July 15, 2001
Scientists at a fertility clinic in Virginia have crossed a previously taboo line by creating and then immediately destroying human embryos to obtain stem cells for research purposes, and a small biotechnology company in Massachusetts may soon break another barrier by doing the same thing through controversial cloning procedures. All previous work in this field has used stem cells derived from surplus embryos that would have been discarded at fertility clinics. That work is controversial in itself, but there is something about the notion of scientists creating and destroying embryos solely for research purposes that arouses particularly intense opposition.
The new revelations have provoked angry criticism from religious conservatives who consider the work ghoulish and who cite it as yet another reason for President Bush to block federal funding of any research on stem cells derived from embryos, whether those embryos were created for fertility treatments or for laboratory use. Our own view is that even the latest experiments are justifiable given the potentially great medical advances that could result from such work. But whatever one thinks of the ethics of creating embryos solely for research, there is good reason to support work on surplus embryos at fertility clinics that would otherwise be destroyed without any medical or scientific gain whatsoever.
The eventual payoff from stem cell research could be enormous as these cells have the potential — if scientists ever learn how to apply the appropriate signals — to develop into virtually any kinds of cell needed by the human body. They could thus generate precisely the kind of cells needed to repair the damage in patients suffering from heart disease, Parkinson's disease, Alzheimer's, diabetes and other ailments.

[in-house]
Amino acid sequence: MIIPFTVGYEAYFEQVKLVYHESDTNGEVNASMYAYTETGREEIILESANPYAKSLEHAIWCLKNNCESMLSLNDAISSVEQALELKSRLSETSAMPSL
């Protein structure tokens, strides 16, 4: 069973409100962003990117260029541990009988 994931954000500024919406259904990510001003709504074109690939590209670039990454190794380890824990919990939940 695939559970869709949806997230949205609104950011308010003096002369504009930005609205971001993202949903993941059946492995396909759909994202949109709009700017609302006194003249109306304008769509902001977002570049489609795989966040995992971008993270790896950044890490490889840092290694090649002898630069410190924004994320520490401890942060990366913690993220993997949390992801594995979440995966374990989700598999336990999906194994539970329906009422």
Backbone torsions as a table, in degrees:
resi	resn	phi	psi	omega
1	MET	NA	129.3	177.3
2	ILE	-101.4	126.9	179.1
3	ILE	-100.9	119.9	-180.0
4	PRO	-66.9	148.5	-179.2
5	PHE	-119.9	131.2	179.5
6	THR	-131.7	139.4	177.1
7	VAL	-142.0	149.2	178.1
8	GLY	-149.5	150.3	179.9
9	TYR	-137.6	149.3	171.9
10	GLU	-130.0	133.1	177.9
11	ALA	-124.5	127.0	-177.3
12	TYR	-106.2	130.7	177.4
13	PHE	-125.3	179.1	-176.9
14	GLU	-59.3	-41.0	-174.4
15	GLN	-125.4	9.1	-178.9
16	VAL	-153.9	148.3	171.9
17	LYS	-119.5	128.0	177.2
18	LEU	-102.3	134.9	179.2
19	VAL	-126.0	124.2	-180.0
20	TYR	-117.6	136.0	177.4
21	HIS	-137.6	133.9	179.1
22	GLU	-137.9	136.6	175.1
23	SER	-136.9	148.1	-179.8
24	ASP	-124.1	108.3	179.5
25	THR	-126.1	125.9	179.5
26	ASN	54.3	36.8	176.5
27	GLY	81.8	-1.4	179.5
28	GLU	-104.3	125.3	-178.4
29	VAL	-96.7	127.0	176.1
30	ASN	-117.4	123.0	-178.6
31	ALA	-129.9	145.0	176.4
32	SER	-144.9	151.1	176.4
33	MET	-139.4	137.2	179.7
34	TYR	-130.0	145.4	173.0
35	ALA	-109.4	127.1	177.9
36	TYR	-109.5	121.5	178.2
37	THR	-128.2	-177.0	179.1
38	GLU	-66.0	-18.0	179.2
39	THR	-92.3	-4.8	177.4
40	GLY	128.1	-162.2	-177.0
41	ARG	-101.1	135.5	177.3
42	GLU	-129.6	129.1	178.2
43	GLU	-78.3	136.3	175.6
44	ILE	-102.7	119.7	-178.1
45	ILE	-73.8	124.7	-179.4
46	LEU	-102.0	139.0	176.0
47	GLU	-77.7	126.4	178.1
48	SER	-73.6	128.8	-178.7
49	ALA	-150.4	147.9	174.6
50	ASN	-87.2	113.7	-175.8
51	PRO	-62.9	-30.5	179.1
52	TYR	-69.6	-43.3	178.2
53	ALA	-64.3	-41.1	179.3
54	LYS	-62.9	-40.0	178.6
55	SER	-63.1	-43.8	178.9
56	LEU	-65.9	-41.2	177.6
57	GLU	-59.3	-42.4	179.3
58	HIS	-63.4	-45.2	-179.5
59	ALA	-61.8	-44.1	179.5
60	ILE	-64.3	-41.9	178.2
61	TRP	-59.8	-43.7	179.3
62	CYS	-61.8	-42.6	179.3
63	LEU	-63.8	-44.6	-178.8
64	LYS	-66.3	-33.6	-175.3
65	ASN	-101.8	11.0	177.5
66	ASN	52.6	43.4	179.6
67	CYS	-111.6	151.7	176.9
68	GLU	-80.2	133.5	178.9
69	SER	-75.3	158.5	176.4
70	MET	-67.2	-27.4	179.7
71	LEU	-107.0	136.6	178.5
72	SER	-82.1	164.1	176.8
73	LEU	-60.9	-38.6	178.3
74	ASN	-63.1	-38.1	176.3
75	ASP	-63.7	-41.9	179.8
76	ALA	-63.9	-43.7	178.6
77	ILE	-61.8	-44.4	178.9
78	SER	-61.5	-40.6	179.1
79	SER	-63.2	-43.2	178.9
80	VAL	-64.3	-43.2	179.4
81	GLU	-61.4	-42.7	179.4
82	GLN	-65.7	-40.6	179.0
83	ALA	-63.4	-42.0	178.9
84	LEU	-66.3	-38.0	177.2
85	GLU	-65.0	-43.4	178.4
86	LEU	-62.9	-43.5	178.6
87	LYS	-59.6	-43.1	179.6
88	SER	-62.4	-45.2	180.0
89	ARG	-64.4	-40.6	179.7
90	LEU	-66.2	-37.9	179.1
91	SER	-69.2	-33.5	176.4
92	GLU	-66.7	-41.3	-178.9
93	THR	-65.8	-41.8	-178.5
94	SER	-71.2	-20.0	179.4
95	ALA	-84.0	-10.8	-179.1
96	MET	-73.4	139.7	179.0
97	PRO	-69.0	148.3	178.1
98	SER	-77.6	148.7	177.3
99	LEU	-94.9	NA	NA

Even so, religious conservatives oppose using embryos as a source of the cells because that requires the destruction of what they deem a nascent form of life. Instead, they urge that stem cells be extracted from adults. But the consensus of scientists is that embryonic stem cells are more promising and that each type will have its uses. It would be a mistake to circumscribe the ability of scientists to study embryonic stem cells and learn to manipulate their evolution into repair cells.
The embryos used for deriving stem cells are taken at such an early stage — just a few days after the union of egg and sperm in a petri dish — that they are only a tiny clump of cells, no bigger than the period at the end of this sentence. They have the potential, if implanted in a womb, to develop into a person. But at this primitive blastocyst stage, they have no identifiable organs or parts, no awareness, none of the attributes we think of as human. We suspect that most Americans would agree with Senator Orrin Hatch, a pro-life conservative, when he exclaimed that he could not equate "an embryo in a freezer" with "a child living in the womb, with moving toes and fingers and a beating heart."
What President Bush is now pondering is whether federal funds should be used to support research on stem cells derived from embryos that would otherwise be discarded at fertility clinics. Such research is already being conducted on a small scale at private clinics and companies. Religious conservatives, a key political constituency of the Bush administration, argue that the federal government should not give its imprimatur to work that requires destroying what they consider to be a developing human life. But the case for federal funding is strong. It would greatly speed the day when cures are found for some of the most devastating diseases afflicting millions of ailing Americans.